Place your spectators in spots where you’ll need encouragement (quite probably on the long stretch along the West Side Highway). If they are not the adventurous kind, they could see you anywhere in the park, always on your right, and then head over to the finish. Otherwise, there is an insane amount of combination of spots they can see you at. Study the map with them and calculate how much time they’ll have to get from one spot to the other based on your speed. For example, the 1st spotting would usually be in Central Park, east side, around 85 st, on your left (they need to be on the inside part of the park), that would be your mile 1. After they see you, the walk across the park (it won’t be more than a 10 minute walk) around the Great Lawn to West 86th, where they can see you again at mile 4.5! They have to be on the runner’s right (the outside of the park). Elite runners will be there in 20 minutes, and you can tell them how long it’d take you to do 4.5 miles! So, they have to hurry and cross over the quarter mile in less than 20 minutes or they’ll be trapped inside the park. Once they see you go, wave, exit the park and the B and C trains are right there at 86 and CPW. They could also do this in the 102 transverse (instead of 86) and the trains are at 103 when they exit the park but the time to cross over is a lot less, but totally doable if they zippityzip. C trains go downtown, so they can head over to 14th st, though there is a walk from 8th ave to 11th avenue, so if the C train shows up fast, I’d say yes, otherwise, just keep going to Chambers and head over to the West Side Highway. A cab would make this all a LOT easier too! Once they see you in Chambers, the can head over to meet you at the Finish (find a corner ahead of time, it’ll be CROWDED!) or at some brunch spot! Call ahead to see if they are open at 9 or 10 am so they can wait there and be warm! // It’s important to know exactly on what side of the street they’ll be so YOU can spot them (they won’t be able to spot you!). Send them with something big: a flag, a sign, balloons, huge funny hat, etc. Tell them to get comfy shoes, really warm clothes and bring food. It will be an early and long day for them too! // If you need an extra push, ask for help!! FORCE all your friends to come watch you. Ask them “where are you going to be?”. Then tell them a time you’ll go through there, give or take 10 minutes, and decide if they’ll be runner’s Left or Right. Then make a little-tiny list you can carry in your pocket (Example: 102nd st, John, left / 86st st, Mike, right, etc.) in order or appearance, put clear tape all over it so it won’t get sweaty and basically go from John, to Mike, to etc… Let them pull you along the course and that’ll break the course in parts, instead of think “AH, I gotta go all the way to the end of the island, ugh” you’ll think: “I am just going to 102nd st, to see John, then we’ll see!“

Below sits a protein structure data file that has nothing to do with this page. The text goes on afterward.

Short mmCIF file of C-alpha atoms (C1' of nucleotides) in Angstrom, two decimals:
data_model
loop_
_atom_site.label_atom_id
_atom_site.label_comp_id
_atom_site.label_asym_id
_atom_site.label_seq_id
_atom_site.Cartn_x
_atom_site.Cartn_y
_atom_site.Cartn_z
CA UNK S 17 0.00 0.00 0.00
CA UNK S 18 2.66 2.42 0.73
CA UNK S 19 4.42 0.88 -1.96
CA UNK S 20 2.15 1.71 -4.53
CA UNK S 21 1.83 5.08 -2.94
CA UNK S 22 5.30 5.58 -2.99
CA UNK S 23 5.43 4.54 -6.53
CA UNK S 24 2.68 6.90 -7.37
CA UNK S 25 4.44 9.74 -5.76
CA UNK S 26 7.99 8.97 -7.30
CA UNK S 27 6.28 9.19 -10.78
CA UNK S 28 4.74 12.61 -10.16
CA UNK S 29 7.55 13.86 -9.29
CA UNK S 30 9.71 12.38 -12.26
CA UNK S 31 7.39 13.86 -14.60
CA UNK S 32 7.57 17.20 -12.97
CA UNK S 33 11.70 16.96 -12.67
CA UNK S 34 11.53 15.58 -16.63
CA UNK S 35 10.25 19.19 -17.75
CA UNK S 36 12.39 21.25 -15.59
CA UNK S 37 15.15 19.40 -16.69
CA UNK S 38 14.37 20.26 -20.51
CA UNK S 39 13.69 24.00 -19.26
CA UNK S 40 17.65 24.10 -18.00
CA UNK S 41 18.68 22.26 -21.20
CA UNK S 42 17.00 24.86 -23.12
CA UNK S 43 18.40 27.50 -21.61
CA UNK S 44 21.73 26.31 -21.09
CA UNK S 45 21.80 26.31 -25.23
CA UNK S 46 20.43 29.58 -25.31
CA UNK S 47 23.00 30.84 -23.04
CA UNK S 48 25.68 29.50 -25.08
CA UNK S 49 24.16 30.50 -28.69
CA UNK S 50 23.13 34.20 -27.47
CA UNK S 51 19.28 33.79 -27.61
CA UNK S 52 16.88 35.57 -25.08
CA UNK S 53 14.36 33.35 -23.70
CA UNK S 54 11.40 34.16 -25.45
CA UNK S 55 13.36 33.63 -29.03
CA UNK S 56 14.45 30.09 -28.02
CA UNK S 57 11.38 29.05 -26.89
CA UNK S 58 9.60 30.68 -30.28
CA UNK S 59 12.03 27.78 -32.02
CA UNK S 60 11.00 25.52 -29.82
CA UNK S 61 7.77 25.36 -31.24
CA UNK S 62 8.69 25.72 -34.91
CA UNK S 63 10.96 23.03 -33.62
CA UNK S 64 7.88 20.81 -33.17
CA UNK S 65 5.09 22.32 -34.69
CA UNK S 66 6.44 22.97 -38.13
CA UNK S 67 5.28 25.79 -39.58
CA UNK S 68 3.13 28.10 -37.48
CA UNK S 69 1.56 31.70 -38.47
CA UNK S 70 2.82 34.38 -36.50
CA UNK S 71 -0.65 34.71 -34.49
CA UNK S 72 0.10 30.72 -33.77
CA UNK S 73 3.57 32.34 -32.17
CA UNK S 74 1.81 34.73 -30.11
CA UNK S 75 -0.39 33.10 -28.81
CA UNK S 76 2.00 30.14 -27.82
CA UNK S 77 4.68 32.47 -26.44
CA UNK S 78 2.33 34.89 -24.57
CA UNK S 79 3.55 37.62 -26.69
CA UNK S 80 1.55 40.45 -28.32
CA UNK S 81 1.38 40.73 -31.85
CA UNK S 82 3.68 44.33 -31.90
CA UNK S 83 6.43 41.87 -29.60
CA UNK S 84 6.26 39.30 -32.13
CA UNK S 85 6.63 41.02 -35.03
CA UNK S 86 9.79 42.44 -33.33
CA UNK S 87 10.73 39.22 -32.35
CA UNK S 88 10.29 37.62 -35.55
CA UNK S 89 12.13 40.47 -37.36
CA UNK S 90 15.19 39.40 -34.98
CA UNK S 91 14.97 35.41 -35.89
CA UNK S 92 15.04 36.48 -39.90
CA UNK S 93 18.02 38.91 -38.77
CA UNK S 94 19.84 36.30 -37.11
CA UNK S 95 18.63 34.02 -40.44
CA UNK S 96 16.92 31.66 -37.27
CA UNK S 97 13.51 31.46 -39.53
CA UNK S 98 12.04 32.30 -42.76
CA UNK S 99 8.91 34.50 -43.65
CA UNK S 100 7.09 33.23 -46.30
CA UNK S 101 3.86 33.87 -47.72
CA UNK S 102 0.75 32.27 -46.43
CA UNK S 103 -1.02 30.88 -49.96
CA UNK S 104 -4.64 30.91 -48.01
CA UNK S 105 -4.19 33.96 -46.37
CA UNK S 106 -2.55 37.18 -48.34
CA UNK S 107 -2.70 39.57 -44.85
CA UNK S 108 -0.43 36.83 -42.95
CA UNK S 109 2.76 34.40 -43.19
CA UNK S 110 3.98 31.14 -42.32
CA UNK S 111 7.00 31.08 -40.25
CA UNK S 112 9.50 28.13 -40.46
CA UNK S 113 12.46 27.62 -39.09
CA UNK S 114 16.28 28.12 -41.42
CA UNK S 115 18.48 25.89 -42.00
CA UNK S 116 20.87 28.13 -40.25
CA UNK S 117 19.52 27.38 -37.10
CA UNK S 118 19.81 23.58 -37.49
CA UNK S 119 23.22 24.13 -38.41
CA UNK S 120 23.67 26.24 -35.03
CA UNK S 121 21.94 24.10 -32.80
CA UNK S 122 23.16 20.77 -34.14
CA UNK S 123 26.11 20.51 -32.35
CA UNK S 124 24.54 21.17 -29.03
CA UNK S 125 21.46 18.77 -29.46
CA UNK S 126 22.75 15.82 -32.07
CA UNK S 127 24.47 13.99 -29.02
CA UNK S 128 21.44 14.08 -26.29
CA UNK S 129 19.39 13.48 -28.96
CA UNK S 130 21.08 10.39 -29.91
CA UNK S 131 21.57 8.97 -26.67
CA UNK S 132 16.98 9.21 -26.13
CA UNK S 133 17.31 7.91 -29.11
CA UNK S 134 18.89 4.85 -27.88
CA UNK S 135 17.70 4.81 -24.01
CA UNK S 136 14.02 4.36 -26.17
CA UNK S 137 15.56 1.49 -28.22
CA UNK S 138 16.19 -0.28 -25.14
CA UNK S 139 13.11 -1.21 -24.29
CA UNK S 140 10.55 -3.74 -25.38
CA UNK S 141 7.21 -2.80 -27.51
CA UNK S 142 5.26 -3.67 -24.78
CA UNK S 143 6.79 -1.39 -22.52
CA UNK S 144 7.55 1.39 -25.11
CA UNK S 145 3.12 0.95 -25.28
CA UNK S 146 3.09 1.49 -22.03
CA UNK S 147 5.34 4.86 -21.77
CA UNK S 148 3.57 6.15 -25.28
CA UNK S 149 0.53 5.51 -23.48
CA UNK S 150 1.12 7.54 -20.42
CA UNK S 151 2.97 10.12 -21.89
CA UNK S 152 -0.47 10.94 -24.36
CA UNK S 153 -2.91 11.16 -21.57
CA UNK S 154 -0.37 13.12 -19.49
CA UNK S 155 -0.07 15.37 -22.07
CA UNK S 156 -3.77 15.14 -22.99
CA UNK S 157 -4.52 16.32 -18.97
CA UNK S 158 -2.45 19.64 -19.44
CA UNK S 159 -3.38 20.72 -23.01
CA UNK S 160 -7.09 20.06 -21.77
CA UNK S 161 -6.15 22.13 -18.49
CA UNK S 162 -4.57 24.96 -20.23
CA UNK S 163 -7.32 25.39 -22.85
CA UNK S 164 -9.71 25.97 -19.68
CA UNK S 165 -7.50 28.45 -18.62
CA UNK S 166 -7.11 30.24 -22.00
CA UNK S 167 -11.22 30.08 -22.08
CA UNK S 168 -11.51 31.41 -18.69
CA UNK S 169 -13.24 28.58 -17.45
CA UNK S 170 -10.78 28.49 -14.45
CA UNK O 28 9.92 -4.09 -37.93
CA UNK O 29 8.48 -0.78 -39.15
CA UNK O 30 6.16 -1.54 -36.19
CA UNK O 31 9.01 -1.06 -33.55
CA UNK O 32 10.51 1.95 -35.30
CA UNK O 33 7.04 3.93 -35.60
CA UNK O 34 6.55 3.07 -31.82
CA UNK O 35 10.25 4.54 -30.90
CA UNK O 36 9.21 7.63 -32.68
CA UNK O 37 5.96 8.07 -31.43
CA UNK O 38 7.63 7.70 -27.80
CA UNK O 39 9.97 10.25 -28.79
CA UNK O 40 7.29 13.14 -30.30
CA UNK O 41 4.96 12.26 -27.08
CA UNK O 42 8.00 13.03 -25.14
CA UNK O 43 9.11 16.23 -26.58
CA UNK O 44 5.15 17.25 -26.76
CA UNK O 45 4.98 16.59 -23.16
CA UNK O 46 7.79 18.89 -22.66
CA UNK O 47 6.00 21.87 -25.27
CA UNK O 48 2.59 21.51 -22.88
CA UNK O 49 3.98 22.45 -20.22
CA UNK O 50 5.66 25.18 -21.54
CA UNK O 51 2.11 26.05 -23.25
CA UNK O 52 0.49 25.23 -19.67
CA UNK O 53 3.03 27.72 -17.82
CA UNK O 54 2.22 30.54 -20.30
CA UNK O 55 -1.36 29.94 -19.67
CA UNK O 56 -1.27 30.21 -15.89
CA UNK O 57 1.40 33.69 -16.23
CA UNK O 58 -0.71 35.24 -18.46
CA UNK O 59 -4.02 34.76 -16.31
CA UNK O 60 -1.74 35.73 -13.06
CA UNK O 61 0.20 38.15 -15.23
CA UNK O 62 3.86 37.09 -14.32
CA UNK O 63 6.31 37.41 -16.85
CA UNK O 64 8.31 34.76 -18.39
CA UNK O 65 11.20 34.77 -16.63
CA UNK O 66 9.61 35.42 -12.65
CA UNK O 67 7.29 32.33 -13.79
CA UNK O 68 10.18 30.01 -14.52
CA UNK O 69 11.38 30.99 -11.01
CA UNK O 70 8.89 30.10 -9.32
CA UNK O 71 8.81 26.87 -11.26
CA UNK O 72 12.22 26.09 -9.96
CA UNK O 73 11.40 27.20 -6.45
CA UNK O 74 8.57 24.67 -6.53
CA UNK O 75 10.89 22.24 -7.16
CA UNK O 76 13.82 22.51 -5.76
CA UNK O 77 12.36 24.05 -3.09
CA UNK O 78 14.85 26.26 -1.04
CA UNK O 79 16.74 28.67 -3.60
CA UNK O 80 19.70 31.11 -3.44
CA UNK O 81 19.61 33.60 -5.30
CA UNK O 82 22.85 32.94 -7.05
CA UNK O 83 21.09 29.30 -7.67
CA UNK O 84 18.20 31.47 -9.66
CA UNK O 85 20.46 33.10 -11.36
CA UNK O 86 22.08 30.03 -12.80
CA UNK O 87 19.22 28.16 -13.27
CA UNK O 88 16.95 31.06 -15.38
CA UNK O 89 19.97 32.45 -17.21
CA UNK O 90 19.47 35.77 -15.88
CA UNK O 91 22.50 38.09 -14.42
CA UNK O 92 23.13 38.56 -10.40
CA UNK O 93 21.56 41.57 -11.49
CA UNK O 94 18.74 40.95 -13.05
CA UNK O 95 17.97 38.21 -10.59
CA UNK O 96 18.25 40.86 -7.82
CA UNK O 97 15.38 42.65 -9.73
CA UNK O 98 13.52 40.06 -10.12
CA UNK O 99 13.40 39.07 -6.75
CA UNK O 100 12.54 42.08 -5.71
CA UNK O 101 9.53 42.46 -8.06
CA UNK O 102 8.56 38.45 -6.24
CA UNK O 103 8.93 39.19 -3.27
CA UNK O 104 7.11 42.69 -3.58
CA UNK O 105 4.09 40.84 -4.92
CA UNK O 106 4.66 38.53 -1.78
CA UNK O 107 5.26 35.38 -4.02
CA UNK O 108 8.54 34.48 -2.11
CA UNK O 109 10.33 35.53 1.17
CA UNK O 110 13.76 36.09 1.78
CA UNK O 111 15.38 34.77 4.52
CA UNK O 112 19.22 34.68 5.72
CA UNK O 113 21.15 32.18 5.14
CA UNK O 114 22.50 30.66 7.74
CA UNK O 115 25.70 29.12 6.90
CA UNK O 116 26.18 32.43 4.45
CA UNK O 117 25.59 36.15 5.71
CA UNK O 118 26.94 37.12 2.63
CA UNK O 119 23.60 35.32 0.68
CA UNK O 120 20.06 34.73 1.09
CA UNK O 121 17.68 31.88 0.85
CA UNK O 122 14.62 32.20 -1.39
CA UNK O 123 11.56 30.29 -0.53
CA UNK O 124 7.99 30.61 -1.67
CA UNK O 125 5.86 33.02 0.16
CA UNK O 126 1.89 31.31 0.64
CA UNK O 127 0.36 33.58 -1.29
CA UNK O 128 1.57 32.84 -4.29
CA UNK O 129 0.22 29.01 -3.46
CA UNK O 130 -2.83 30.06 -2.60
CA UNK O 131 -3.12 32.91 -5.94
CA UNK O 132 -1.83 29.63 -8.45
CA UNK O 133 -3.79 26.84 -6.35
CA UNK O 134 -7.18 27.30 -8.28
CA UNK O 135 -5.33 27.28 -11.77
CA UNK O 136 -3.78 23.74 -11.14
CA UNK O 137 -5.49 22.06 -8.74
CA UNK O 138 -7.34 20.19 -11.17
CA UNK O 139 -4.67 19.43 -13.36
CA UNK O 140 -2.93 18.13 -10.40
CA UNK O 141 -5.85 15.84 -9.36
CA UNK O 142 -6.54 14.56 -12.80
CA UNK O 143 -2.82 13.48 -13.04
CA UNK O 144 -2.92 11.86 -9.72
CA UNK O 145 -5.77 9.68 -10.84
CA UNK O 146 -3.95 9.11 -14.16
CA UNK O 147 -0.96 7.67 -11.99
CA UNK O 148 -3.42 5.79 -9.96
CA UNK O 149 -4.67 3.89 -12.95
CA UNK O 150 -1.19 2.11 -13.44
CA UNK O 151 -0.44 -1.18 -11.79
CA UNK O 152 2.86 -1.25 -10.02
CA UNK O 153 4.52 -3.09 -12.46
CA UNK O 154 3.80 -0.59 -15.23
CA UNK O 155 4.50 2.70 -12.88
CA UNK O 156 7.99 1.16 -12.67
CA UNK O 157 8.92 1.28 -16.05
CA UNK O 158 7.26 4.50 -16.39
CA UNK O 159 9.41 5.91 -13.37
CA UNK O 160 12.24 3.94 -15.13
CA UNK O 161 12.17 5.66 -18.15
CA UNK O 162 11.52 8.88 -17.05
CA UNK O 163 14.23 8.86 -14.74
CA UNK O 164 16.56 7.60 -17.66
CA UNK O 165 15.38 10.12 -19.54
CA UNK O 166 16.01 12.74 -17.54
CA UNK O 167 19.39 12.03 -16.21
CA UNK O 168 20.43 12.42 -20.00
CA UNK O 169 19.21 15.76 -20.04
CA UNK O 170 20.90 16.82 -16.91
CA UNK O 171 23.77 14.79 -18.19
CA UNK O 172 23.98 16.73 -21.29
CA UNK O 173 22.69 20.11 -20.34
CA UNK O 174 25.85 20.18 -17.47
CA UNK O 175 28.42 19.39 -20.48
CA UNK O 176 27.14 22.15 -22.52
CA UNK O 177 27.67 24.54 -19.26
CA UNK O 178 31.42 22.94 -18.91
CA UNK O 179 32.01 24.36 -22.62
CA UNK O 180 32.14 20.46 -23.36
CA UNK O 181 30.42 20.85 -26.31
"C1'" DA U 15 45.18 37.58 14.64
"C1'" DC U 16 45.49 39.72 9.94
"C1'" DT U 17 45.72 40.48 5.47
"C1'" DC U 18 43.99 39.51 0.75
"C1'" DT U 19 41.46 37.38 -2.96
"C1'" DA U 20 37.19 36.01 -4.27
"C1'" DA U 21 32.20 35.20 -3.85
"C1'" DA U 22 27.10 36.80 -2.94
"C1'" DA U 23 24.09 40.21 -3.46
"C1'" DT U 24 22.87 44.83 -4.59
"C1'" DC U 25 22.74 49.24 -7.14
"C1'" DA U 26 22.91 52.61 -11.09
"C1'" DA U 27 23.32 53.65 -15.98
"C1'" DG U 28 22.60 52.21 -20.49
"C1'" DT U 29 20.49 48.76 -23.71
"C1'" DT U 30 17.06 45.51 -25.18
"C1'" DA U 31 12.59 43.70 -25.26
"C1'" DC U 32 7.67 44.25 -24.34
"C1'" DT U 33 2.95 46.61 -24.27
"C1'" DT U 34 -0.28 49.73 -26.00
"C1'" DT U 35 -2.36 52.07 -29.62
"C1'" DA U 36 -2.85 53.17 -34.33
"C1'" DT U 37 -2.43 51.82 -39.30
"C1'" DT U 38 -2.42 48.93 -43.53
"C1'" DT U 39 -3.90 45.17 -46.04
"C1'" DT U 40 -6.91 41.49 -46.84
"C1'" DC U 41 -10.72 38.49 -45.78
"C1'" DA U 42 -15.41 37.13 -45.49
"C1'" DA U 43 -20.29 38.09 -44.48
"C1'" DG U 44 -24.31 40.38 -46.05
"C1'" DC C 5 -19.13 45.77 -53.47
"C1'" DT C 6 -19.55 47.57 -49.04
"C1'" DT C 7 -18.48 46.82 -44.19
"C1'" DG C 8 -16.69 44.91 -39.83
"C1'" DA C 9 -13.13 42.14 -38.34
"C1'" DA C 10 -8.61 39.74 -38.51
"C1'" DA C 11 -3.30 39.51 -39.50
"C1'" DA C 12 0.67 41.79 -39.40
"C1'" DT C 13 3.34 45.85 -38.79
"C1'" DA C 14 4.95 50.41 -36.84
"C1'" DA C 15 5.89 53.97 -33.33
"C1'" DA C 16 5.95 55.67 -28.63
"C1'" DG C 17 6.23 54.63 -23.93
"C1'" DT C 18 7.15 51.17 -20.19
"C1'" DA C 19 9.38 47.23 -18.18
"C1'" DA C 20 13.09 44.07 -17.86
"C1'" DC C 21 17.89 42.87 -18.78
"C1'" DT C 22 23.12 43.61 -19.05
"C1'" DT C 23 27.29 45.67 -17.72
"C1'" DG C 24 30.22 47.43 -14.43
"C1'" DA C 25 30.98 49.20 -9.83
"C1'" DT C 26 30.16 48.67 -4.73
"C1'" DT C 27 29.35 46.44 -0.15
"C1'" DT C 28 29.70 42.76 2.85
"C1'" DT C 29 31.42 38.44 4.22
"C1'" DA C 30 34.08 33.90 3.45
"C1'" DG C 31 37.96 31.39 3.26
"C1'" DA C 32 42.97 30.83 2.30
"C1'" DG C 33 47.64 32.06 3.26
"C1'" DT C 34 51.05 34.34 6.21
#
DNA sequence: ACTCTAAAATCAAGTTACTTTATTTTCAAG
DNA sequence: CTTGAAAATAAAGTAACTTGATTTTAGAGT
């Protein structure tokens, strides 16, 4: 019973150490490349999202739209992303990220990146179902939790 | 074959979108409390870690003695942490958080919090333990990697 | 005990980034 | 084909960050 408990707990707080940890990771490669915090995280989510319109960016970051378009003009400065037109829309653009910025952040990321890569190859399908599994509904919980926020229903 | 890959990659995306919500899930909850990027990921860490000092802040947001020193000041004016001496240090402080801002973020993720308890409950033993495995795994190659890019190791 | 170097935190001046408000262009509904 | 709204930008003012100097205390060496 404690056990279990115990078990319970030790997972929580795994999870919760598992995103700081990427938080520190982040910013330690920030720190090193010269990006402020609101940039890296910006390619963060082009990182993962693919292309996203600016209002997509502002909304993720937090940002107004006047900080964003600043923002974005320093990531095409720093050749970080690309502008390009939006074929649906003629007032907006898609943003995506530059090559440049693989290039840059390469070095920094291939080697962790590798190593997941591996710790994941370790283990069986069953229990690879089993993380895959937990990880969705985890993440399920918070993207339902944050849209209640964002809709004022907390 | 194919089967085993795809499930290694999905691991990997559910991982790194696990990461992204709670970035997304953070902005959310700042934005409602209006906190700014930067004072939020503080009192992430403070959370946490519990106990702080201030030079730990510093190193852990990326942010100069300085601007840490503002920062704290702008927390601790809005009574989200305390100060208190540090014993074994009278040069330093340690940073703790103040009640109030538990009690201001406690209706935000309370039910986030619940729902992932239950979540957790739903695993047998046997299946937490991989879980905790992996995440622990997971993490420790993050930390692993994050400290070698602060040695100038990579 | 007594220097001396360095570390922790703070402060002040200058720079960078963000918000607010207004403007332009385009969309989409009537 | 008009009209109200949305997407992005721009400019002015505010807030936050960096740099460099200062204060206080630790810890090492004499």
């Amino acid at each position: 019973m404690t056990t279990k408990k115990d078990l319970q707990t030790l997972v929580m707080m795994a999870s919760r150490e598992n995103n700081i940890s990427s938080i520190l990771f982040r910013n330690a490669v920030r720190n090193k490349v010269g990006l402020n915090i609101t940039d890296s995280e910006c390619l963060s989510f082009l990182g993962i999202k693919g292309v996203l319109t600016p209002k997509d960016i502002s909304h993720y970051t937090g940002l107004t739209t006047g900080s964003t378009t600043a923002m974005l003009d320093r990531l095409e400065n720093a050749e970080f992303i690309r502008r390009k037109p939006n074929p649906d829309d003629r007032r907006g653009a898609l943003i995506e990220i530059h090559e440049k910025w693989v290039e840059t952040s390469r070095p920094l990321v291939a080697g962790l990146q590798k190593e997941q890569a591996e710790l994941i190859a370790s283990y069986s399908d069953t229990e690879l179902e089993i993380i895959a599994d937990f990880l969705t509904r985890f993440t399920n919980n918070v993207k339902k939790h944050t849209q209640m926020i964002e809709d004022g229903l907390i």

Oh, and have them download the 2014 NYC Half mobile app (will probably be ready to download a week or two before the race) where they can track you and up to 9 more runners at a time.
Get yourself a pace bracelet, and adjust it looking at the course profile: your first half should definitely be slower (look at the course strategy section below).
If you need a short run before the race, go to Central Park. You’ll see many of your race-buddies and get to enjoy the best place in the world as a runner.
Find a mantra, or two, you might really need them. I write them in my hand where I am sure I will see it.
The are are many starts this year! There will be waves starting from 7:10 to 8:10 and in early march you will get a registration card with your bib/wave number and start time.